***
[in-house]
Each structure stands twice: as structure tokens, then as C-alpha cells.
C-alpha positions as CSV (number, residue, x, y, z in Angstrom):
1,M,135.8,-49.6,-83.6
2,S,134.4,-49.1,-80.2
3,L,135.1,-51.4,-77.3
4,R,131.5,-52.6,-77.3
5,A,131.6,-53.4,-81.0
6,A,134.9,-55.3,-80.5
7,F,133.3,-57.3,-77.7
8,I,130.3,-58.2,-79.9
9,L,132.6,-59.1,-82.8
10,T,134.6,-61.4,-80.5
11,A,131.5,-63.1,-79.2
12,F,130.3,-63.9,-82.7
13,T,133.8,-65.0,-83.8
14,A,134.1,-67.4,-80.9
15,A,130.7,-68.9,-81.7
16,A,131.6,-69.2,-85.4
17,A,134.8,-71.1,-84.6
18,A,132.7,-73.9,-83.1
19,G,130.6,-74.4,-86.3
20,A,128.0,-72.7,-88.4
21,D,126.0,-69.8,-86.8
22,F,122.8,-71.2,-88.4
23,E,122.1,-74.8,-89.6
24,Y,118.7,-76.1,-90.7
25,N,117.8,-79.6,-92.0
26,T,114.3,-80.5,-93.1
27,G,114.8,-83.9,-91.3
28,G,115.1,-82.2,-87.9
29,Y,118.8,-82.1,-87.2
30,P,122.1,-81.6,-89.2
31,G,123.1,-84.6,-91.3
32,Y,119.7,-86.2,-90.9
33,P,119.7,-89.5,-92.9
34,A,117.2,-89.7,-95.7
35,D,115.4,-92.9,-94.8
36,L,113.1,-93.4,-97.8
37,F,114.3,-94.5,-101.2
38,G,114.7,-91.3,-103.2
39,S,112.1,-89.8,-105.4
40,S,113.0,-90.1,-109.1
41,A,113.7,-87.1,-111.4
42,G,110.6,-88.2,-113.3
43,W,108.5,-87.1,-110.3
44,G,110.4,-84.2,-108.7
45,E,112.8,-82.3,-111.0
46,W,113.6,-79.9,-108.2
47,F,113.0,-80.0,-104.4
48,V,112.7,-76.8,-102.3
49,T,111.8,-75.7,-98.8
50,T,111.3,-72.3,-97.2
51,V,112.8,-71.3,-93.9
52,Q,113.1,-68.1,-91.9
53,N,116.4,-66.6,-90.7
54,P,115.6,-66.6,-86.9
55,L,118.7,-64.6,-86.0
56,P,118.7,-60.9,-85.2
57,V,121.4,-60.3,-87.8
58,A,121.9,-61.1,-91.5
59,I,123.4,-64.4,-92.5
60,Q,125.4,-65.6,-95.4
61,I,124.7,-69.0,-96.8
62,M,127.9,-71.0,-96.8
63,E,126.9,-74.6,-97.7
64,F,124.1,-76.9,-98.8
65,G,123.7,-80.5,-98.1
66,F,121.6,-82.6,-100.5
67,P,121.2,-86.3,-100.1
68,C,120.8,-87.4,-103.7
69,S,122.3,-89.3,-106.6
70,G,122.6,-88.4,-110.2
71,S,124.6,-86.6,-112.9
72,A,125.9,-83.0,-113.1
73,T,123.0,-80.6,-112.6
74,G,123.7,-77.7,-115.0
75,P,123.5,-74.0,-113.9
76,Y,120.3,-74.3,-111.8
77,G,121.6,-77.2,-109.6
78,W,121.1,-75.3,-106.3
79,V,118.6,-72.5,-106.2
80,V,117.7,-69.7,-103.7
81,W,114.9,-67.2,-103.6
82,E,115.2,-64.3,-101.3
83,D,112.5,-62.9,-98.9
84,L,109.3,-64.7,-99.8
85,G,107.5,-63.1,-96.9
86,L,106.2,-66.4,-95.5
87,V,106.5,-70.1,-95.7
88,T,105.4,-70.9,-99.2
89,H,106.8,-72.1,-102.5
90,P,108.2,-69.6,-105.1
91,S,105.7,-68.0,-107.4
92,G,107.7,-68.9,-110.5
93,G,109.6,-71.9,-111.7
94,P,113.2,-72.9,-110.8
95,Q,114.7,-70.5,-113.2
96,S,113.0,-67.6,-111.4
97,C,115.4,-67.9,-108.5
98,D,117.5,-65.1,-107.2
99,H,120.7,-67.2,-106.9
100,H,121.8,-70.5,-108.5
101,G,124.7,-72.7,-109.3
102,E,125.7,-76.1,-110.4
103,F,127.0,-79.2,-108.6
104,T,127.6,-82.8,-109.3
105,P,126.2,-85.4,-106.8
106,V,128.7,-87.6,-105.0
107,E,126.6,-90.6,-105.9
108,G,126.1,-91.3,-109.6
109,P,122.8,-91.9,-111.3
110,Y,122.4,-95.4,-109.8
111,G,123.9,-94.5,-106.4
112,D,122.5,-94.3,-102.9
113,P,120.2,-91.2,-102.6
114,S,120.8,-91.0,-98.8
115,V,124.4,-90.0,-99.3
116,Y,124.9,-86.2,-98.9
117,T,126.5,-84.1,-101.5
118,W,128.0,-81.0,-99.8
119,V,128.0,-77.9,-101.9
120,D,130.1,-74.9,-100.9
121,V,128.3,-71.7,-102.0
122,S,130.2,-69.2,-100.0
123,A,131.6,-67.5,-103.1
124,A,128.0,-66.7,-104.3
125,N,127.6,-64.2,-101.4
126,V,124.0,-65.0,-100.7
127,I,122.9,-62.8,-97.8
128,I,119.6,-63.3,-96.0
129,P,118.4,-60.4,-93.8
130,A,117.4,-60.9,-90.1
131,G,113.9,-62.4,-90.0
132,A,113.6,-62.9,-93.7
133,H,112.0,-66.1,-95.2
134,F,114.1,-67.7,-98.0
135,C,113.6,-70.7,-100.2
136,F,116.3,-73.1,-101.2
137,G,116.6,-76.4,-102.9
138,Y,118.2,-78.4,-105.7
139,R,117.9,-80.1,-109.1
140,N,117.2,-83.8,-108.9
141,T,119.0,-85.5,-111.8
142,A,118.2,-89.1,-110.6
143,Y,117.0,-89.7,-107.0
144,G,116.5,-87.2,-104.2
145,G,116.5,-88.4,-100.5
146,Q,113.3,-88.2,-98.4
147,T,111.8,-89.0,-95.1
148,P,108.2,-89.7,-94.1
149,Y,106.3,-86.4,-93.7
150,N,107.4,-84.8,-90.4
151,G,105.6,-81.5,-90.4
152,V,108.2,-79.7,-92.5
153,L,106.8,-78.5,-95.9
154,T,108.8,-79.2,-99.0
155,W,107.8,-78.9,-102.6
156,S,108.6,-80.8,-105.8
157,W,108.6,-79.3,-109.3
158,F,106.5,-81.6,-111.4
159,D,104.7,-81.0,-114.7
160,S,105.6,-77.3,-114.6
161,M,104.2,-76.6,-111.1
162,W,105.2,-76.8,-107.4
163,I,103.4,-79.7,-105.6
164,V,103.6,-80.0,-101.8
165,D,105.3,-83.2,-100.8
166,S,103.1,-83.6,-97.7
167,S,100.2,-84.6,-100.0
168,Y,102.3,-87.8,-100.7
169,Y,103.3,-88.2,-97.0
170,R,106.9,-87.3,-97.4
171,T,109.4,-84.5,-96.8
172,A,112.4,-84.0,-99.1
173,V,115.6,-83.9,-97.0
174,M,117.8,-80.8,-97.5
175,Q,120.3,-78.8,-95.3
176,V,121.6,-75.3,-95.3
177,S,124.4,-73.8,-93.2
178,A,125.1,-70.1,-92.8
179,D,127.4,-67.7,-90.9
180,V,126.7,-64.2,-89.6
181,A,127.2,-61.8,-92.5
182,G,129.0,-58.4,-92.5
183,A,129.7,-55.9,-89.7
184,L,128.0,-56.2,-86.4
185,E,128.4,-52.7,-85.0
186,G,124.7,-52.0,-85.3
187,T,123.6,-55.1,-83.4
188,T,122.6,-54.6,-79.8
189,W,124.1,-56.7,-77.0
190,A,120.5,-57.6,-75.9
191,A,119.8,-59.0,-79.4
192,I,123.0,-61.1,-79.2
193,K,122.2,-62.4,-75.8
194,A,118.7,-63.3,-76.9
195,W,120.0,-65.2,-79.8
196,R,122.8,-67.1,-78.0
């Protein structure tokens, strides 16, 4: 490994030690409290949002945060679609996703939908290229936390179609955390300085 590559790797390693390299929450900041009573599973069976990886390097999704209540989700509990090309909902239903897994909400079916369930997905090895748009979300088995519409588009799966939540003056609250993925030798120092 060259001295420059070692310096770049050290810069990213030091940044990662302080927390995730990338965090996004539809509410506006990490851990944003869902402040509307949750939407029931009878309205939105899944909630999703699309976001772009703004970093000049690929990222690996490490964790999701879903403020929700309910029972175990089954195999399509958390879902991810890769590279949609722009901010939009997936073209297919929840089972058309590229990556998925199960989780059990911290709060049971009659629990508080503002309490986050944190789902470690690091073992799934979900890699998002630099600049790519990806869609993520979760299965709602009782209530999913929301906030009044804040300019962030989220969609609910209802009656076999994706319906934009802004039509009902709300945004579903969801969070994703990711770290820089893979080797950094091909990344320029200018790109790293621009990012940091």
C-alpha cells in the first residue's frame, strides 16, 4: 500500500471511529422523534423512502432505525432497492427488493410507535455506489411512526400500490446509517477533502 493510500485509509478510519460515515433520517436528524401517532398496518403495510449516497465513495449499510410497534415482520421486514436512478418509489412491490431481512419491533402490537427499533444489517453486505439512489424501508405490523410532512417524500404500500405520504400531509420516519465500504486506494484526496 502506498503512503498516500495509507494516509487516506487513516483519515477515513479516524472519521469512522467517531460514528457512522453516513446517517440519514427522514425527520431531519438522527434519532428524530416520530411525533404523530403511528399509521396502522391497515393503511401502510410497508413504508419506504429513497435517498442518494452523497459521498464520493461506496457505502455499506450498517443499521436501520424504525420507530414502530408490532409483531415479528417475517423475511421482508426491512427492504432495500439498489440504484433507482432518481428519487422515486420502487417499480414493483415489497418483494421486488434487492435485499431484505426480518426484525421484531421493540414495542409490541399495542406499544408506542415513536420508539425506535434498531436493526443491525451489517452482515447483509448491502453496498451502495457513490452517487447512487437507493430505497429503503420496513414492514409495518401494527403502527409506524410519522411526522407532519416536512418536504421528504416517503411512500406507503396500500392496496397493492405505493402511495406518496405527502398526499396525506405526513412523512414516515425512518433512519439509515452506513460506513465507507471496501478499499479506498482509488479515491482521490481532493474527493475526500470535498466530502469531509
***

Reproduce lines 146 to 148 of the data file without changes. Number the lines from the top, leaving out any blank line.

143,Y,117.0,-89.7,-107.0
144,G,116.5,-87.2,-104.2
145,G,116.5,-88.4,-100.5